The Australia-based company said that the US$1.948m takeover of Alcan Packaging Food Europe, Alcan Packaging Food Asia, as well as its global pharmaceutical and tobacco operations would give Amcor “leading global positions in the nominated strategic growth markets for flexible packaging and folding carton packaging for tobacco”.
Amcor now has an estimated 35,000 employees at more than 300 sites across 43 countries. The firm vowed to expand its range of products and increase its geographic coverage.
Ken MacKenzie, Amcor’s managing director and CEO, said: “From a strategic perspective, the businesses we have acquired are strongly aligned with our nominated growth segments, and provide the ability to substantially improve the value proposition for our customers.
“We are now focused on ensuring seamless integration of these businesses and on achieving the synergies and opportunities offered by this acquisition.”
Implications for suppliers
Amcor sought to reassure both its historic suppliers and those inherited from Alcan as it stressed it would be business as usual “until further notice”. But it suggested that a review currently under way could see some real changes in both the medium and long term.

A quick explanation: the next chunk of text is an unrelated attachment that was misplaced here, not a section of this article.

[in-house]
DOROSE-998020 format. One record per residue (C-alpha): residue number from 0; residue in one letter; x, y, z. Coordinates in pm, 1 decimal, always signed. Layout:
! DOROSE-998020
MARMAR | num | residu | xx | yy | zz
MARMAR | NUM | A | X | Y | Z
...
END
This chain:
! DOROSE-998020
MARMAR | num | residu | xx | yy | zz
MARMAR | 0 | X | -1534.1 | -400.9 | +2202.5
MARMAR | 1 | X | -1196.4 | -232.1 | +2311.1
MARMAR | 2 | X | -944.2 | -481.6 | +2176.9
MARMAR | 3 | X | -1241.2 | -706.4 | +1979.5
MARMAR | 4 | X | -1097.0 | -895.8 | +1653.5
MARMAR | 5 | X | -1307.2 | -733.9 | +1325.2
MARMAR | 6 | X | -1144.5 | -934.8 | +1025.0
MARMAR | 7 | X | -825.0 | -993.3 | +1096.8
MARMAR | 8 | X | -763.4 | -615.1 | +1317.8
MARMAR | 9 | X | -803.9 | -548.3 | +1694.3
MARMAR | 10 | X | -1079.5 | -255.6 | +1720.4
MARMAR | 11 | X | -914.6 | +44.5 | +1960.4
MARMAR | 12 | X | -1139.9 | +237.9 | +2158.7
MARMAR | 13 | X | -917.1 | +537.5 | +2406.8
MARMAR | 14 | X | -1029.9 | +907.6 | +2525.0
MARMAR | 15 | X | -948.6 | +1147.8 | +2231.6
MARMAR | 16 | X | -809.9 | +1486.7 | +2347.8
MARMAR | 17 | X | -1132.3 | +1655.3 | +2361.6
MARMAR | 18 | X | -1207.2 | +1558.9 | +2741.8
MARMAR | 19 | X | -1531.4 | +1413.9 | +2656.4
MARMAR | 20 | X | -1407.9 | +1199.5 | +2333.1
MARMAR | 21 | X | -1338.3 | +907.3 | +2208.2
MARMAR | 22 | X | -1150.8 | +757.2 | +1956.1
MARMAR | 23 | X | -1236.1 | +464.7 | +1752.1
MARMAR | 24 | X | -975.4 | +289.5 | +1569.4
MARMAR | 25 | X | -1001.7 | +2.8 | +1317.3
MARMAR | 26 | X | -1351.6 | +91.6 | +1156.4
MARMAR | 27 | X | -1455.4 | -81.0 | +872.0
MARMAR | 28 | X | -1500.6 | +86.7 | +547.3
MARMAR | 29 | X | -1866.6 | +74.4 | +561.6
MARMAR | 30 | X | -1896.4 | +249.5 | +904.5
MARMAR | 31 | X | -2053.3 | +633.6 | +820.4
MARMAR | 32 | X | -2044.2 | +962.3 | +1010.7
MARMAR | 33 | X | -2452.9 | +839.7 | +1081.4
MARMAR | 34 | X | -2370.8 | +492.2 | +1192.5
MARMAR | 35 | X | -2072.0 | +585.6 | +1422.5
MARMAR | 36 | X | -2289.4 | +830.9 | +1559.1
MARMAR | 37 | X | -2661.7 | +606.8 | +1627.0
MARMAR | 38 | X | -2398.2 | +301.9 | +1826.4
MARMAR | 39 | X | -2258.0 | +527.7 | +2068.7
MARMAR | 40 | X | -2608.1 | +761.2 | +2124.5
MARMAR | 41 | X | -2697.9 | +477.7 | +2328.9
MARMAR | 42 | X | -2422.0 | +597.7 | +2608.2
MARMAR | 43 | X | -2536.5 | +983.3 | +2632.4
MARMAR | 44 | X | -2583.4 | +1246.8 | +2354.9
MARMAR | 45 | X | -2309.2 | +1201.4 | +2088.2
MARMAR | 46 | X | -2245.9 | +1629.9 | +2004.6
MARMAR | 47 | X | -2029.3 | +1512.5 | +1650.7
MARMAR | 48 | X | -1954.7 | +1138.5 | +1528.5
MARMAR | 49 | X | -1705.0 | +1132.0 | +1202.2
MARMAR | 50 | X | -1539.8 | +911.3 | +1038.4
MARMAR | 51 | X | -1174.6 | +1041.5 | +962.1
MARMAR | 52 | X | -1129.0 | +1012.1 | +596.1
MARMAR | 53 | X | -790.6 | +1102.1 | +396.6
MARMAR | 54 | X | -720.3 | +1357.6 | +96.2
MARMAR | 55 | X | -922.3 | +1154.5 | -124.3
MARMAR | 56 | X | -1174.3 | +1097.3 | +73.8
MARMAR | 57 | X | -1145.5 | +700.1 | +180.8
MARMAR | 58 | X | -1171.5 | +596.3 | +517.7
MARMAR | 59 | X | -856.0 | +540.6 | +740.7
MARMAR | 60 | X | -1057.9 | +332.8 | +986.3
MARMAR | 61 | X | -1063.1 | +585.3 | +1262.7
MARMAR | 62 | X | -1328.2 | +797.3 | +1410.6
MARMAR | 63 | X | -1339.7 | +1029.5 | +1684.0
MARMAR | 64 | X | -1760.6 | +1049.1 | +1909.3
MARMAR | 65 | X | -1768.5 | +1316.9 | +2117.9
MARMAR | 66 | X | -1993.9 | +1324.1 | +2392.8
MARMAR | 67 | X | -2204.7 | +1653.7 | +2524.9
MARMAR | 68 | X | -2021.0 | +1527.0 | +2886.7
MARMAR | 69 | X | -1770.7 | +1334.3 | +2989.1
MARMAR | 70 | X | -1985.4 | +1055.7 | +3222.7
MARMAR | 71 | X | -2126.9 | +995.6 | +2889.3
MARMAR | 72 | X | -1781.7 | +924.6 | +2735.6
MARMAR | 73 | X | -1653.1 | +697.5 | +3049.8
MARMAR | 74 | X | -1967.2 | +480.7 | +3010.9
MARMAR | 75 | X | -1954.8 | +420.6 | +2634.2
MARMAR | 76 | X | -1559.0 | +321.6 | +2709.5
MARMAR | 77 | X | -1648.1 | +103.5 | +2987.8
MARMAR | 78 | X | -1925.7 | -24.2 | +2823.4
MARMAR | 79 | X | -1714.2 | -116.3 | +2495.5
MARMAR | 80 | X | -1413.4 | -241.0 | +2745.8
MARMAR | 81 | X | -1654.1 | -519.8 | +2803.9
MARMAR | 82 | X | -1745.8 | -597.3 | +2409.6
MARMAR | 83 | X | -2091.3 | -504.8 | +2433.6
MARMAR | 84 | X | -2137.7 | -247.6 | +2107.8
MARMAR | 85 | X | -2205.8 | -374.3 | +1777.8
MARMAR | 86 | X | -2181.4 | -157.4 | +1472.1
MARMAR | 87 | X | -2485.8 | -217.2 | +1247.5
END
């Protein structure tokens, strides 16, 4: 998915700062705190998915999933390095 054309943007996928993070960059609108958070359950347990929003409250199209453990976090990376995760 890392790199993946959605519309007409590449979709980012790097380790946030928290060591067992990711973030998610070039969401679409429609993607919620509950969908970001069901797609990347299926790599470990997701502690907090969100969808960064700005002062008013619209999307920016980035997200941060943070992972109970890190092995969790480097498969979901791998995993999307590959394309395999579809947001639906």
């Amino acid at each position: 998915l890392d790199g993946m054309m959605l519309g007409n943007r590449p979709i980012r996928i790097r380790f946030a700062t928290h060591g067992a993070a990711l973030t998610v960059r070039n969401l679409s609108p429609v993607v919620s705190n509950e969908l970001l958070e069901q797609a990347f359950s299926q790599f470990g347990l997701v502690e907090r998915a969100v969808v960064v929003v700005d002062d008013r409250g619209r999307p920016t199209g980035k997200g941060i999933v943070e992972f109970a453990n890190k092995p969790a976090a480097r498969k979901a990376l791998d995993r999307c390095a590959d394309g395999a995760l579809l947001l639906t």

For the immediate future, suppliers were instructed to continue working with their current contacts at both companies until told otherwise. An organisational structure for procurement is currently being put in place that would clarify contact points in the long term. Suppliers will be notified directly of either any change to their procurement representative or combined supply arrangements once this review was finished, said Amcor.
Companies should continue to send their invoices to current contacts. Billing details will remain unchanged, unless the instructed otherwise, said Amcor.
It indicated that change was a possibility in the medium term as “the combined company will be looking to partner with suppliers who can help us contribute to the success of the new Amcor”.
Addressing how the buyout would affect supply purchases in the long term, Amcor said its extended presence across the globe would increase its “flexibility to source from both global and local suppliers. It added the combined business would “provide volume and development opportunities for suppliers”.
Amcor confirmed that in the long term, its products could be moved to a different location if it considered there would be benefits based on “geographic proximity, expertise and capacity”. It said that "all relevant feedback" would be looked at when making such plans.
Unsurprisingly, the company sought to emphasise the positives for suppliers, stressing the new company would provide greater stability of demand, enhanced investment opportunities in product development and a more versatile global footprint.